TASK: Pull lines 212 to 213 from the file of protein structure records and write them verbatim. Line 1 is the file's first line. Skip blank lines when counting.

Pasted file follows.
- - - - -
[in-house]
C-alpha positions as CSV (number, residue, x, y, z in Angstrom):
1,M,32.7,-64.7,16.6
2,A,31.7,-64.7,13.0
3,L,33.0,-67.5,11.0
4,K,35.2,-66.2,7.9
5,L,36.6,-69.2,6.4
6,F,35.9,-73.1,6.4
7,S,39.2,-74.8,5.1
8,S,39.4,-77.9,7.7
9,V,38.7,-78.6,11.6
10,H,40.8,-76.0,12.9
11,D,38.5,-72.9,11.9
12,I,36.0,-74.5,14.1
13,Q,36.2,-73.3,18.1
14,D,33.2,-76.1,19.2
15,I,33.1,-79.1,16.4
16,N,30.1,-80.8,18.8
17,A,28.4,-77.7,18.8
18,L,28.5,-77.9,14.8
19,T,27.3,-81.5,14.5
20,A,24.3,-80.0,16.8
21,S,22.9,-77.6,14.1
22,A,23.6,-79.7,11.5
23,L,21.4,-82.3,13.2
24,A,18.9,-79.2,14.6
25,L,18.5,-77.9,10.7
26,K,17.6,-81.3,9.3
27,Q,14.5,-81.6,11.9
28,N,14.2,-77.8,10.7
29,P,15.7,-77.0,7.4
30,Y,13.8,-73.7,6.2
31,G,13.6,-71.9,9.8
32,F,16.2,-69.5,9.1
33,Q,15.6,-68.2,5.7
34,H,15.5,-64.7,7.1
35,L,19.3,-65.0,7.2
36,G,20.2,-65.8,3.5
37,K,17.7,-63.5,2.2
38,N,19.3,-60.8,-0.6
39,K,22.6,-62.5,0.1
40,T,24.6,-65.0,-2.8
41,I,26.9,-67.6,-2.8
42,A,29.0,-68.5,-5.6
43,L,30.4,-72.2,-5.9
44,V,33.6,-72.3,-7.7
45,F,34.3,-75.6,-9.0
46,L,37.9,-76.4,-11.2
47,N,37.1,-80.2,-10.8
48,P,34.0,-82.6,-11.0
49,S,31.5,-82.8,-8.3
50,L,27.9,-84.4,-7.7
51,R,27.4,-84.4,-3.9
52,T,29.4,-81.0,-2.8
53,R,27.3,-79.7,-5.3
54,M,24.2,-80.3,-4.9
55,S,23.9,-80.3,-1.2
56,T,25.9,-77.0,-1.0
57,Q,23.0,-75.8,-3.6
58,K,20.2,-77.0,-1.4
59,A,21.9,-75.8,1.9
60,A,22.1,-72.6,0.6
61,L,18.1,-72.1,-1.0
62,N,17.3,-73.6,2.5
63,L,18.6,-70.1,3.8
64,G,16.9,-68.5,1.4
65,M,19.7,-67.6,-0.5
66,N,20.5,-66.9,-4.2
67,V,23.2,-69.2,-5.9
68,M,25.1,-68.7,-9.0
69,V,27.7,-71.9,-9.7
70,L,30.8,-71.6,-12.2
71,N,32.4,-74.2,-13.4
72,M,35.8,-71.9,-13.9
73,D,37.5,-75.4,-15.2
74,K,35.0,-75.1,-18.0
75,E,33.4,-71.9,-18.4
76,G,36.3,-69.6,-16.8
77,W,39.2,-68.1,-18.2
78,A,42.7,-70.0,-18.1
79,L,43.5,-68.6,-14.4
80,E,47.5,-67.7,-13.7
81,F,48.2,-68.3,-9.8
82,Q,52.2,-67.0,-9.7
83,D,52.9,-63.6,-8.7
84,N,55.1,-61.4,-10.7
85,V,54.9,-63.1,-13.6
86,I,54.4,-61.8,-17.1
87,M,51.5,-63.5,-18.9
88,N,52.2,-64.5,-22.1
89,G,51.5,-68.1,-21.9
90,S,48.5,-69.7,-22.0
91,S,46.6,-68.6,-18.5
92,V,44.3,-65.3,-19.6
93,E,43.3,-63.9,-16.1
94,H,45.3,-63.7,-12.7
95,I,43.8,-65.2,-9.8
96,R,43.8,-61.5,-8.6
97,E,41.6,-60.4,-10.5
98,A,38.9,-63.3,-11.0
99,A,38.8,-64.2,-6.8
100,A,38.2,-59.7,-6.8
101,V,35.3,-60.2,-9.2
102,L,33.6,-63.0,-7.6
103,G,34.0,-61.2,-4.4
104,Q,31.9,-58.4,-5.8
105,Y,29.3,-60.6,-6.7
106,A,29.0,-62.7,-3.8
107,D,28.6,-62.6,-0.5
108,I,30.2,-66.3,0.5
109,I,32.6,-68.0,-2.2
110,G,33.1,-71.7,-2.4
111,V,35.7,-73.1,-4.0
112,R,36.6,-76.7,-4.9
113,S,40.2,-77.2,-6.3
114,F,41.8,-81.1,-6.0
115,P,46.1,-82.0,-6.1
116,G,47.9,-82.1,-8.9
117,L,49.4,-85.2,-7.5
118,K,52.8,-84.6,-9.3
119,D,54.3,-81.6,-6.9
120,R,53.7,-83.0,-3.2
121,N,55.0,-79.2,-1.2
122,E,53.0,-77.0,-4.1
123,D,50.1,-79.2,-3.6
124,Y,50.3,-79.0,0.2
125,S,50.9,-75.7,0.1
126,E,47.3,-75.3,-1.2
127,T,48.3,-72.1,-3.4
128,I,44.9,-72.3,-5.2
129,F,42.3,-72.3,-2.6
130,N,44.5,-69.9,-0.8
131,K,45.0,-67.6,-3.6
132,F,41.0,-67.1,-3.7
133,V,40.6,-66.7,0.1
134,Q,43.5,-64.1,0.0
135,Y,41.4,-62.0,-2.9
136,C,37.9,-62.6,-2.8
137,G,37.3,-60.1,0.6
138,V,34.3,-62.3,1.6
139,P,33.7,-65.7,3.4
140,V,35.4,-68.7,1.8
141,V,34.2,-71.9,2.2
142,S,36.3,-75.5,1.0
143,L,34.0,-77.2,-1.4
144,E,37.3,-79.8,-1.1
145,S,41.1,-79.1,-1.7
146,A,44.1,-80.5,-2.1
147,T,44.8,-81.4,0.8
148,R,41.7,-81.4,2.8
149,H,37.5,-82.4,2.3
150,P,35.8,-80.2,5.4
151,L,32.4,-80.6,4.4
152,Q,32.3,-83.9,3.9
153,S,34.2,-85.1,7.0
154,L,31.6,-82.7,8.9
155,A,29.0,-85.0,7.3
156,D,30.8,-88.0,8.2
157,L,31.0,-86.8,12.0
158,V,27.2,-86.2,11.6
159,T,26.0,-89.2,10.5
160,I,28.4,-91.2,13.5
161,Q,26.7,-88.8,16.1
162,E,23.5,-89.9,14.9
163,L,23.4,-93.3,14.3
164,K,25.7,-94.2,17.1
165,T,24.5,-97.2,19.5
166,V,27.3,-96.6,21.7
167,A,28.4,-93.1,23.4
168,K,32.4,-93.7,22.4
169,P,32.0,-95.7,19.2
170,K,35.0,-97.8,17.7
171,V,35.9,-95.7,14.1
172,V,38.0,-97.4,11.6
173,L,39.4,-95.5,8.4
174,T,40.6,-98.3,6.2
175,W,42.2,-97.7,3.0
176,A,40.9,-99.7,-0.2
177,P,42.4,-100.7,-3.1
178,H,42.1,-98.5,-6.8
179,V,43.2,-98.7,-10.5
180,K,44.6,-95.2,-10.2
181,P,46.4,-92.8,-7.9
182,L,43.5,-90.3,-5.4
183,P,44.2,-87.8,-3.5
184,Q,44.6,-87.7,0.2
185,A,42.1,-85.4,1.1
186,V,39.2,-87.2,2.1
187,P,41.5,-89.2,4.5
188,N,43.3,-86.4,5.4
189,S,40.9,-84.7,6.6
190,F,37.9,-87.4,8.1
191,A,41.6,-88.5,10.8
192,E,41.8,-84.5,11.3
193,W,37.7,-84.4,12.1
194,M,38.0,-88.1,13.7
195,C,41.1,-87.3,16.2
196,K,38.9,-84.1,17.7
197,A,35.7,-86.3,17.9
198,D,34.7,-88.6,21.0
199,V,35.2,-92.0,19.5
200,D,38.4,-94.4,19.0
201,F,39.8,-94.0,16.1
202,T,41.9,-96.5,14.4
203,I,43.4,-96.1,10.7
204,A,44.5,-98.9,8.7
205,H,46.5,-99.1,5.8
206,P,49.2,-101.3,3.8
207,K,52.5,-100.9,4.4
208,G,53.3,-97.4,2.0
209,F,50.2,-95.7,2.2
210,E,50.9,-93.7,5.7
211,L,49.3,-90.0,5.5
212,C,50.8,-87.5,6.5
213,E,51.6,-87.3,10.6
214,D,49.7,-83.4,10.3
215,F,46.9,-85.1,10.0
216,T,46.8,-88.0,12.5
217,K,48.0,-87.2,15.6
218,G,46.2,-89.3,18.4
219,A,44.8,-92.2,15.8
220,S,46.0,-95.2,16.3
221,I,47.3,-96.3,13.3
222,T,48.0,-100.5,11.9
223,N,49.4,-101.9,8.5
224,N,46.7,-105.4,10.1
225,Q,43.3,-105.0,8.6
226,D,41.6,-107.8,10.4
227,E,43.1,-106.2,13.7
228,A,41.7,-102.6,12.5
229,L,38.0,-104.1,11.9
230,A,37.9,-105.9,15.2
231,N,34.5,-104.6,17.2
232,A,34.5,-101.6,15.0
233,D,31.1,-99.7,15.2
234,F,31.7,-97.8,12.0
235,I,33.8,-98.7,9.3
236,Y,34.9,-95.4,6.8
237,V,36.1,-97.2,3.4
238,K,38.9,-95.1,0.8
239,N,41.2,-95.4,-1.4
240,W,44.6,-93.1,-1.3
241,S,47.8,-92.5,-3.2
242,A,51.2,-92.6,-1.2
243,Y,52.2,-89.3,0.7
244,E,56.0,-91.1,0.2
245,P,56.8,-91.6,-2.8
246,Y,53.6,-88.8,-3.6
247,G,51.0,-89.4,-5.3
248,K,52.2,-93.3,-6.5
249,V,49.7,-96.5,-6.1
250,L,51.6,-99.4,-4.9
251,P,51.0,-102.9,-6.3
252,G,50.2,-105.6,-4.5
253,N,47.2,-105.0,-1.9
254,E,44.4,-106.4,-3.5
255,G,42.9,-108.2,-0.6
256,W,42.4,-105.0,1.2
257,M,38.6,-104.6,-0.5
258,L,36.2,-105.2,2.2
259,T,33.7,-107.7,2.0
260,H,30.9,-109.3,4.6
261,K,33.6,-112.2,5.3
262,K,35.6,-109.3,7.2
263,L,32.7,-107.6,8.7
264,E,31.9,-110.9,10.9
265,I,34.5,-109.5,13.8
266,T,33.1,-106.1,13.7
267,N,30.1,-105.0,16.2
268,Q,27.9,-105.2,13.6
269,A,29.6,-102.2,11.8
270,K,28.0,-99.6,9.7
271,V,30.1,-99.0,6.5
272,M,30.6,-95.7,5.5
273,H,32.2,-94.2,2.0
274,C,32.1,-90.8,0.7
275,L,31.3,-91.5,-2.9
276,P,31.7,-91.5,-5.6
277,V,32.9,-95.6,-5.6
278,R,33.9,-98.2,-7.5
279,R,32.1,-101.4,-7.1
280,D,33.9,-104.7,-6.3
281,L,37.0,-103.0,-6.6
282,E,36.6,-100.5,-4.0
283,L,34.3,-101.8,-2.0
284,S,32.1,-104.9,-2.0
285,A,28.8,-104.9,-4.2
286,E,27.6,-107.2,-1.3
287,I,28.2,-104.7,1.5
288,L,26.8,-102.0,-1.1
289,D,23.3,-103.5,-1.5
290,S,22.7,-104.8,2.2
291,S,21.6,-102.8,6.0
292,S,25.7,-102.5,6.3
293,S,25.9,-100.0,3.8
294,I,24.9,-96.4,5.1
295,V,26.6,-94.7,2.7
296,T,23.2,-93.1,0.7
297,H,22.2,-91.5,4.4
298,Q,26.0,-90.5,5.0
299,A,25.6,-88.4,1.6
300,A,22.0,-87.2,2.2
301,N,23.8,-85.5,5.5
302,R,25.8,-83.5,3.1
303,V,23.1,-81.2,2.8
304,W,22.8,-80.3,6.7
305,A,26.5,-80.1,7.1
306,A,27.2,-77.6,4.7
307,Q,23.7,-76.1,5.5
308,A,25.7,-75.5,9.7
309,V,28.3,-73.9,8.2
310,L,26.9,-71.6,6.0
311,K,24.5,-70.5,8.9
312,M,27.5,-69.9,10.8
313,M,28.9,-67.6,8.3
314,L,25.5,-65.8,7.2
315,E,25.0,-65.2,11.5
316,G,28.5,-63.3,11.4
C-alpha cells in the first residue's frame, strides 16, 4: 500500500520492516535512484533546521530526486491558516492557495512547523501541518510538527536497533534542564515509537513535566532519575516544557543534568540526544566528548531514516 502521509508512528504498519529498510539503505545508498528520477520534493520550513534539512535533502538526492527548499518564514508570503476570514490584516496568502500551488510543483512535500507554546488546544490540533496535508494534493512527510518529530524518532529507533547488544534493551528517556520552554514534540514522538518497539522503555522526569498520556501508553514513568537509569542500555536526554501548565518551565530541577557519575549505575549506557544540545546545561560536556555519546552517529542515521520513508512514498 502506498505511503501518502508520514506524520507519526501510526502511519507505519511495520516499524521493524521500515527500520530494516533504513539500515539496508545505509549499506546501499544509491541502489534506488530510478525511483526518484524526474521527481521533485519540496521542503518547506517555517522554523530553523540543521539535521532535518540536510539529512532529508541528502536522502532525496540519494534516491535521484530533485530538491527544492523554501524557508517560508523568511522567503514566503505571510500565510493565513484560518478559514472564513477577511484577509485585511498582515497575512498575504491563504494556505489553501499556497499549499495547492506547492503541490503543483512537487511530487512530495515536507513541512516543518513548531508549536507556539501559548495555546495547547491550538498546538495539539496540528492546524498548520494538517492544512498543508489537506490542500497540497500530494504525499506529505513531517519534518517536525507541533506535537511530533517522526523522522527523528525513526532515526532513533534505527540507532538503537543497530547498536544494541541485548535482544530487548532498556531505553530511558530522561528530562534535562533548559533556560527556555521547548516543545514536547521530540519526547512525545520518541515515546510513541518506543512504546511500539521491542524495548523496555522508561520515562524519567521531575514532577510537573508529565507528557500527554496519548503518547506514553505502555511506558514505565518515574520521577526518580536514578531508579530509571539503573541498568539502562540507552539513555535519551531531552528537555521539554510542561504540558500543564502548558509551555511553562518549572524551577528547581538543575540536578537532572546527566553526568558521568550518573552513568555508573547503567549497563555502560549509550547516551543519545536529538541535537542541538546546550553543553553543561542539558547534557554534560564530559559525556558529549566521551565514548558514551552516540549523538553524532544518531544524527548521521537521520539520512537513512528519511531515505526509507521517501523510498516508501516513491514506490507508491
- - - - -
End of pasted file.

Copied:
210,E,50.9,-93.7,5.7
211,L,49.3,-90.0,5.5